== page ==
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Understanding Subject-Verb Agreement in English


Subject-verb agreement is a fundamental aspect of English grammar that ensures sentences are clear and comprehensible. This concept means that the subject of a sentence must match the verb in number and person.

What is Subject-Verb Agreement?

In English, the verb must agree with its subject in both number (singular or plural) and person (first, second, or third person). This agreement is crucial for making sentences grammatically correct and understandable.

Subject-Verb Agreement means that subjects and verbs must always agree in number!

Subject-Verb Agreement Chart

Basic Rules

  1. Singular Subjects and Singular Verbs:
    • A singular subject takes a singular verb.
    • Example: The cat (singular) runs (singular) fast.
  1. Plural Subjects and Plural Verbs:
    • A plural subject takes a plural verb.
    • Example: The cats (plural) run (plural) fast.


  1. Singular:
    • She (singular subject) is (singular verb) a teacher.
    • The dog (singular subject) barks (singular verb) loudly.
  1. Plural:
    • They (plural subject) are (plural verb) students.
    • The dogs (plural subject) bark (plural verb) loudly.

Special Cases

Compound Subjects

When a subject is made up of two or more nouns connected by “and,” it usually takes a plural verb.

  • Example: Tom and Jerry (compound subject) are (plural verb) friends.

However, if the compound subject refers to a single entity, it takes a singular verb.

  • Example: Bread and butter (single entity) is (singular verb) my favorite breakfast.

Subjects Joined by “Or” or “Nor”

When two subjects are joined by “or” or “nor,” the verb agrees with the subject closest to it.

  • Example: Either the teacher or the students (plural subject) have (plural verb) the keys.
  • Example: Neither the students nor the teacher (singular subject) has (singular verb) the keys.

Indefinite Pronouns

Some indefinite pronouns are singular and take singular verbs, while others are plural and take plural verbs.

  • Singular: Everyone (singular) is (singular) welcome.
  • Plural: Few (plural) are (plural) missing.

Common Mistakes

Mistake: Misidentifying the Subject

  • Incorrect: The group of students are going on a trip.
  • Correct: The group (singular subject) of students is (singular verb) going on a trip.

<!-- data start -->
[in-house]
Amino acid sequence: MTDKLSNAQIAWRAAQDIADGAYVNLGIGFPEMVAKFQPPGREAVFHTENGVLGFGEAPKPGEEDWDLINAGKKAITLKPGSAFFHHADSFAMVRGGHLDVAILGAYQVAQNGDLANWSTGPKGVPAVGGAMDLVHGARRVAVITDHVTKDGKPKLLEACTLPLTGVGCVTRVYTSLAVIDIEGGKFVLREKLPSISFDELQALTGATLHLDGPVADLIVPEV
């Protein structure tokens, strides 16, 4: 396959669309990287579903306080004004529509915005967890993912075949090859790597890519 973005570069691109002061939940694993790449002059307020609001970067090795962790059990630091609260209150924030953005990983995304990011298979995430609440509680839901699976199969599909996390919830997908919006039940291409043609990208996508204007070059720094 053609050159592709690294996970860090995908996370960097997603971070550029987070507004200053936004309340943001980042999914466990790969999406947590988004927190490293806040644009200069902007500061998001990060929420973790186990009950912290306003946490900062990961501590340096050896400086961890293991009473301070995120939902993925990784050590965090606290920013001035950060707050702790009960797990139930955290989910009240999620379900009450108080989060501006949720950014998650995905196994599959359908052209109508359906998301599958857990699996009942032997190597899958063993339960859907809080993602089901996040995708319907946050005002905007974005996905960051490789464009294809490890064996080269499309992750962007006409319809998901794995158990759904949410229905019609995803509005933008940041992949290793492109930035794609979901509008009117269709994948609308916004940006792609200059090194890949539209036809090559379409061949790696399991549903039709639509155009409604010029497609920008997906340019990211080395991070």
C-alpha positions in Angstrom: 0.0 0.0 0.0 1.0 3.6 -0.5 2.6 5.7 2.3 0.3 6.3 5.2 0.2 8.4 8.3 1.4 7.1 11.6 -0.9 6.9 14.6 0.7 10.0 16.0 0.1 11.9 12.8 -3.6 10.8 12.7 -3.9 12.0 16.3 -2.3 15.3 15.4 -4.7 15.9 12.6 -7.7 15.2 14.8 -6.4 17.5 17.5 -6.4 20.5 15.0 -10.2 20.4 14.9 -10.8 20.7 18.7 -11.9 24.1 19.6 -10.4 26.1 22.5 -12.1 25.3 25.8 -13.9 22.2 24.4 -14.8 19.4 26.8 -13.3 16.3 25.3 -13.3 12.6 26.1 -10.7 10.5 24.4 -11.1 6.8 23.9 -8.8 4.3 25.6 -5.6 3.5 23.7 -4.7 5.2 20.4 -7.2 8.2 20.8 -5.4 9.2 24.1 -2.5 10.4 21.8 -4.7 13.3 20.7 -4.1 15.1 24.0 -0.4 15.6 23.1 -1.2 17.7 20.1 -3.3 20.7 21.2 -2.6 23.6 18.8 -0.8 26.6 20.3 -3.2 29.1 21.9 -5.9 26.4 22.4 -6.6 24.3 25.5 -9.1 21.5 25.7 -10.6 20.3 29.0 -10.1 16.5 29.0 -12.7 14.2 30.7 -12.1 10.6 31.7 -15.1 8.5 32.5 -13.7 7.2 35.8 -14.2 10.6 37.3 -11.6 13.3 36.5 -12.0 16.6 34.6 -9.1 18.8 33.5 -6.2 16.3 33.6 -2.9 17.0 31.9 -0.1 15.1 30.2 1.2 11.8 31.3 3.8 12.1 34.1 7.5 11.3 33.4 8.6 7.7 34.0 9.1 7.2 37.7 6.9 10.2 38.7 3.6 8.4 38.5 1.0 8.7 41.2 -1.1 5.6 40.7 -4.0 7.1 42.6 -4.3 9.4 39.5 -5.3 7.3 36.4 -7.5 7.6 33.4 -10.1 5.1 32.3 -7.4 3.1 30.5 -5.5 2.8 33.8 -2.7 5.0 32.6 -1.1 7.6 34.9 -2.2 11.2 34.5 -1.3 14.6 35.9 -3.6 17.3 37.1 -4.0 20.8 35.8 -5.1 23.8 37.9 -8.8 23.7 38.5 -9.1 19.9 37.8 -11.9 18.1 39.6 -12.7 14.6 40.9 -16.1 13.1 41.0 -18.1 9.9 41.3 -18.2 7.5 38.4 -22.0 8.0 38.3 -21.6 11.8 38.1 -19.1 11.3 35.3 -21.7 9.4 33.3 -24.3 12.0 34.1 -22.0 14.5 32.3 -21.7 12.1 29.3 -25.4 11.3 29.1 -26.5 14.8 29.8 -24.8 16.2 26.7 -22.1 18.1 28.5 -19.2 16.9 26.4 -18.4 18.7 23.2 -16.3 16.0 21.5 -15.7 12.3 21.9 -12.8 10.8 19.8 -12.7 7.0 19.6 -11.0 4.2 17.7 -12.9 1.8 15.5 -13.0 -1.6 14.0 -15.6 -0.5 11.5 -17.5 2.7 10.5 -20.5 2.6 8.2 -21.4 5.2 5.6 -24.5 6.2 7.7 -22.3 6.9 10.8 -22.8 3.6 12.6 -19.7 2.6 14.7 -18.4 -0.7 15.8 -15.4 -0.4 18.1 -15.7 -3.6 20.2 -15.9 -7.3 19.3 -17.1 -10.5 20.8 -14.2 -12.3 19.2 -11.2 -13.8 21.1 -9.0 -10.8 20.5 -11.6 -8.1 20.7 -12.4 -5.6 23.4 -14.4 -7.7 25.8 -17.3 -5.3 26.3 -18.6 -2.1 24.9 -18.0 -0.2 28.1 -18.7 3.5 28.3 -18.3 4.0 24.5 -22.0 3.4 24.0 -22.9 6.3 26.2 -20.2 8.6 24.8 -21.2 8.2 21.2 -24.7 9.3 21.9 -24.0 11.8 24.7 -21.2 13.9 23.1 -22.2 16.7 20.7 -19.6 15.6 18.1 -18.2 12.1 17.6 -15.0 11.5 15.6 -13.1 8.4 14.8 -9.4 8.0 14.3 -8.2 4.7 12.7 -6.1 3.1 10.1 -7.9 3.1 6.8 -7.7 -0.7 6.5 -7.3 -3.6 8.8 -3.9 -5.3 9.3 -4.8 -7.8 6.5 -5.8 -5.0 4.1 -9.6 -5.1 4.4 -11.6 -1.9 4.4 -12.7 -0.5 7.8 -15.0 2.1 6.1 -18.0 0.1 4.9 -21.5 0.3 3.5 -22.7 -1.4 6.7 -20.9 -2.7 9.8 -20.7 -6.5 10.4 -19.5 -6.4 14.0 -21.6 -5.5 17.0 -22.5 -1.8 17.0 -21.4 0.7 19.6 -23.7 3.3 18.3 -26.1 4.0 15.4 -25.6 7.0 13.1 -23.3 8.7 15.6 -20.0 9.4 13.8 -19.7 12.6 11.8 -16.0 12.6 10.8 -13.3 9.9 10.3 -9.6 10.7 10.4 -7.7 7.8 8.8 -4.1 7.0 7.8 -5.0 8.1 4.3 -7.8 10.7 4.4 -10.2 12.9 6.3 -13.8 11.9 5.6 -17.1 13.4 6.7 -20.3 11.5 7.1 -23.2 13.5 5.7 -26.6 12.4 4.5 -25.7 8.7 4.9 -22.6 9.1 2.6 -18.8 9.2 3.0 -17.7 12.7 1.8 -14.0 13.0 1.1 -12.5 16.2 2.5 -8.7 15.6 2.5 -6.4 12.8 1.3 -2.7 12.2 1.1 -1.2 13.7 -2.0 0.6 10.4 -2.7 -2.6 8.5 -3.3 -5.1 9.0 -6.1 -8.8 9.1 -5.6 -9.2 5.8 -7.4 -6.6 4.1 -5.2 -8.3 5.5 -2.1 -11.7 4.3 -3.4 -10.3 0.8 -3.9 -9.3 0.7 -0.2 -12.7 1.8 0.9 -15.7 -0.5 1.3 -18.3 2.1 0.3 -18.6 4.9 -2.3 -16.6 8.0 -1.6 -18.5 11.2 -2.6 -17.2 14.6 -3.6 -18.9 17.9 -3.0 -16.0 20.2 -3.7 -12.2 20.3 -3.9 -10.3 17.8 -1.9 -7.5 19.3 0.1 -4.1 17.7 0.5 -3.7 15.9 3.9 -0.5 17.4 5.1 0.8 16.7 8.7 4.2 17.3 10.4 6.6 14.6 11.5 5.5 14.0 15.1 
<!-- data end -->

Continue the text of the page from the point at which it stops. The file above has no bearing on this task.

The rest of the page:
Mistake: Ignoring Compound Subjects

  • Incorrect: The book and the pen is on the table.
  • Correct: The book and the pen (compound subject) are (plural verb) on the table.

Tips for Ensuring Subject-Verb Agreement

  1. Identify the Subject:
    • Determine whether the subject is singular or plural.
  2. Check the Verb:
    • Ensure the verb matches the subject in number and person.
  3. Be Aware of Special Cases:
    • Pay attention to compound subjects and subjects joined by “or” or “nor.”
  4. Practice:
    • Regular practice and exposure to correct sentences help reinforce the rules.

Words and rules that can cause confusion with Subject-Verb Agreement:

Indefinite Pronouns (always singular):

  • anybody: Anybody can join us.
  • either: Either option is fine.
  • neither: Neither of them is coming.
  • one: One of the students is absent.
  • anyone: Has anyone seen my keys?
  • everybody: Everybody knows the answer.
  • nobody: Nobody wants to be late.
  • somebody: Somebody left their jacket behind.
  • anything: Is there anything else to discuss?
  • everyone: Everyone needs to bring their ID.

Pronouns and Nouns (can be singular or plural depending on context):

  • all: All the food was eaten.
  • most: Most of the cake was gone.
  • some: Some of the students are here.
  • none: None of the pizza was left.
  • half: Half of the team is here.
  • part: Part of the book is missing.

Common Prepositions (do not affect subject-verb agreement directly):

  • about: I heard about your trip.
  • above: The painting hangs above the fireplace.
  • across: We walked across the bridge.
  • after: They left after the movie ended.
  • among: They shared the prize among themselves.
  • around: The dog ran around the yard.
  • as: She works as a teacher.
  • at: He arrived at the airport on time.

Pronoun Agreement:

  • Pronouns that replace nouns must agree in number and person.
    • Correct: Everyone brought his or her own lunch.
    • Incorrect: Everyone brought their own lunch.

Remember, these rules help ensure that sentences are clear and grammatically correct.

Subject-Verb Agreement PDF – download

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